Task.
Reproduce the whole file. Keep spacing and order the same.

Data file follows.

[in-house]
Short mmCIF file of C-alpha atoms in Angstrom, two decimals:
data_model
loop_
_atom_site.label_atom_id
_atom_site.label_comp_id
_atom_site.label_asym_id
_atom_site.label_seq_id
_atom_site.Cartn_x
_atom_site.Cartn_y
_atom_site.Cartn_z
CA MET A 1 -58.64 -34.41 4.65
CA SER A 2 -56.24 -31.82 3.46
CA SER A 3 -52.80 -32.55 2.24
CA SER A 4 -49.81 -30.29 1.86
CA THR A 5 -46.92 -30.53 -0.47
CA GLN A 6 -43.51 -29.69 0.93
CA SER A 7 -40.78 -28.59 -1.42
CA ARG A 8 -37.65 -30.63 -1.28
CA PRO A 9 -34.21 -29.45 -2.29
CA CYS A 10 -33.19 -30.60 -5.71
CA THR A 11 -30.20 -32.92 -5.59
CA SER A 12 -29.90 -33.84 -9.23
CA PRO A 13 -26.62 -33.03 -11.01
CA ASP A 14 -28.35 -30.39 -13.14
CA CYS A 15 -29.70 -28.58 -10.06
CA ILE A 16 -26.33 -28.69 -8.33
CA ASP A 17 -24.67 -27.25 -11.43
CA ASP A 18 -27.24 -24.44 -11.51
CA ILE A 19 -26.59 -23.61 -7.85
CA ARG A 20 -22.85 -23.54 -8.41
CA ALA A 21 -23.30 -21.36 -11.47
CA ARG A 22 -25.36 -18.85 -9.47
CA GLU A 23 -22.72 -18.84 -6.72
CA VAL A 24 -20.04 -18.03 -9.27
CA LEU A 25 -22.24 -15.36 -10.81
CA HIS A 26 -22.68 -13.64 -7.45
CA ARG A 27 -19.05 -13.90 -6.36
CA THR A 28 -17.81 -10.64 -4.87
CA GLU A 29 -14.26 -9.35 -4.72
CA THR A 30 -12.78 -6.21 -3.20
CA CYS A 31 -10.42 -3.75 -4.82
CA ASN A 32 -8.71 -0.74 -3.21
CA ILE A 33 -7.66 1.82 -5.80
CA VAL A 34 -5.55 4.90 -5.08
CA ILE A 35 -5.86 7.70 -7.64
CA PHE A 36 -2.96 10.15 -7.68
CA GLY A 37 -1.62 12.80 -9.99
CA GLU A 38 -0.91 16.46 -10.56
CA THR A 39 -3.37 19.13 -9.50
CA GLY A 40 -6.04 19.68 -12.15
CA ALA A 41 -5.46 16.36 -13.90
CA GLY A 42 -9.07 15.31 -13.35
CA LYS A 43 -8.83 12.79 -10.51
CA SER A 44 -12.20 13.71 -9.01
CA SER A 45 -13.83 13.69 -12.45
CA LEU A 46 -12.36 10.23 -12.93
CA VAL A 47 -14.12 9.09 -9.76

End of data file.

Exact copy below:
[in-house]
Short mmCIF file of C-alpha atoms in Angstrom, two decimals:
data_model
loop_
_atom_site.label_atom_id
_atom_site.label_comp_id
_atom_site.label_asym_id
_atom_site.label_seq_id
_atom_site.Cartn_x
_atom_site.Cartn_y
_atom_site.Cartn_z
CA MET A 1 -58.64 -34.41 4.65
CA SER A 2 -56.24 -31.82 3.46
CA SER A 3 -52.80 -32.55 2.24
CA SER A 4 -49.81 -30.29 1.86
CA THR A 5 -46.92 -30.53 -0.47
CA GLN A 6 -43.51 -29.69 0.93
CA SER A 7 -40.78 -28.59 -1.42
CA ARG A 8 -37.65 -30.63 -1.28
CA PRO A 9 -34.21 -29.45 -2.29
CA CYS A 10 -33.19 -30.60 -5.71
CA THR A 11 -30.20 -32.92 -5.59
CA SER A 12 -29.90 -33.84 -9.23
CA PRO A 13 -26.62 -33.03 -11.01
CA ASP A 14 -28.35 -30.39 -13.14
CA CYS A 15 -29.70 -28.58 -10.06
CA ILE A 16 -26.33 -28.69 -8.33
CA ASP A 17 -24.67 -27.25 -11.43
CA ASP A 18 -27.24 -24.44 -11.51
CA ILE A 19 -26.59 -23.61 -7.85
CA ARG A 20 -22.85 -23.54 -8.41
CA ALA A 21 -23.30 -21.36 -11.47
CA ARG A 22 -25.36 -18.85 -9.47
CA GLU A 23 -22.72 -18.84 -6.72
CA VAL A 24 -20.04 -18.03 -9.27
CA LEU A 25 -22.24 -15.36 -10.81
CA HIS A 26 -22.68 -13.64 -7.45
CA ARG A 27 -19.05 -13.90 -6.36
CA THR A 28 -17.81 -10.64 -4.87
CA GLU A 29 -14.26 -9.35 -4.72
CA THR A 30 -12.78 -6.21 -3.20
CA CYS A 31 -10.42 -3.75 -4.82
CA ASN A 32 -8.71 -0.74 -3.21
CA ILE A 33 -7.66 1.82 -5.80
CA VAL A 34 -5.55 4.90 -5.08
CA ILE A 35 -5.86 7.70 -7.64
CA PHE A 36 -2.96 10.15 -7.68
CA GLY A 37 -1.62 12.80 -9.99
CA GLU A 38 -0.91 16.46 -10.56
CA THR A 39 -3.37 19.13 -9.50
CA GLY A 40 -6.04 19.68 -12.15
CA ALA A 41 -5.46 16.36 -13.90
CA GLY A 42 -9.07 15.31 -13.35
CA LYS A 43 -8.83 12.79 -10.51
CA SER A 44 -12.20 13.71 -9.01
CA SER A 45 -13.83 13.69 -12.45
CA LEU A 46 -12.36 10.23 -12.93
CA VAL A 47 -14.12 9.09 -9.76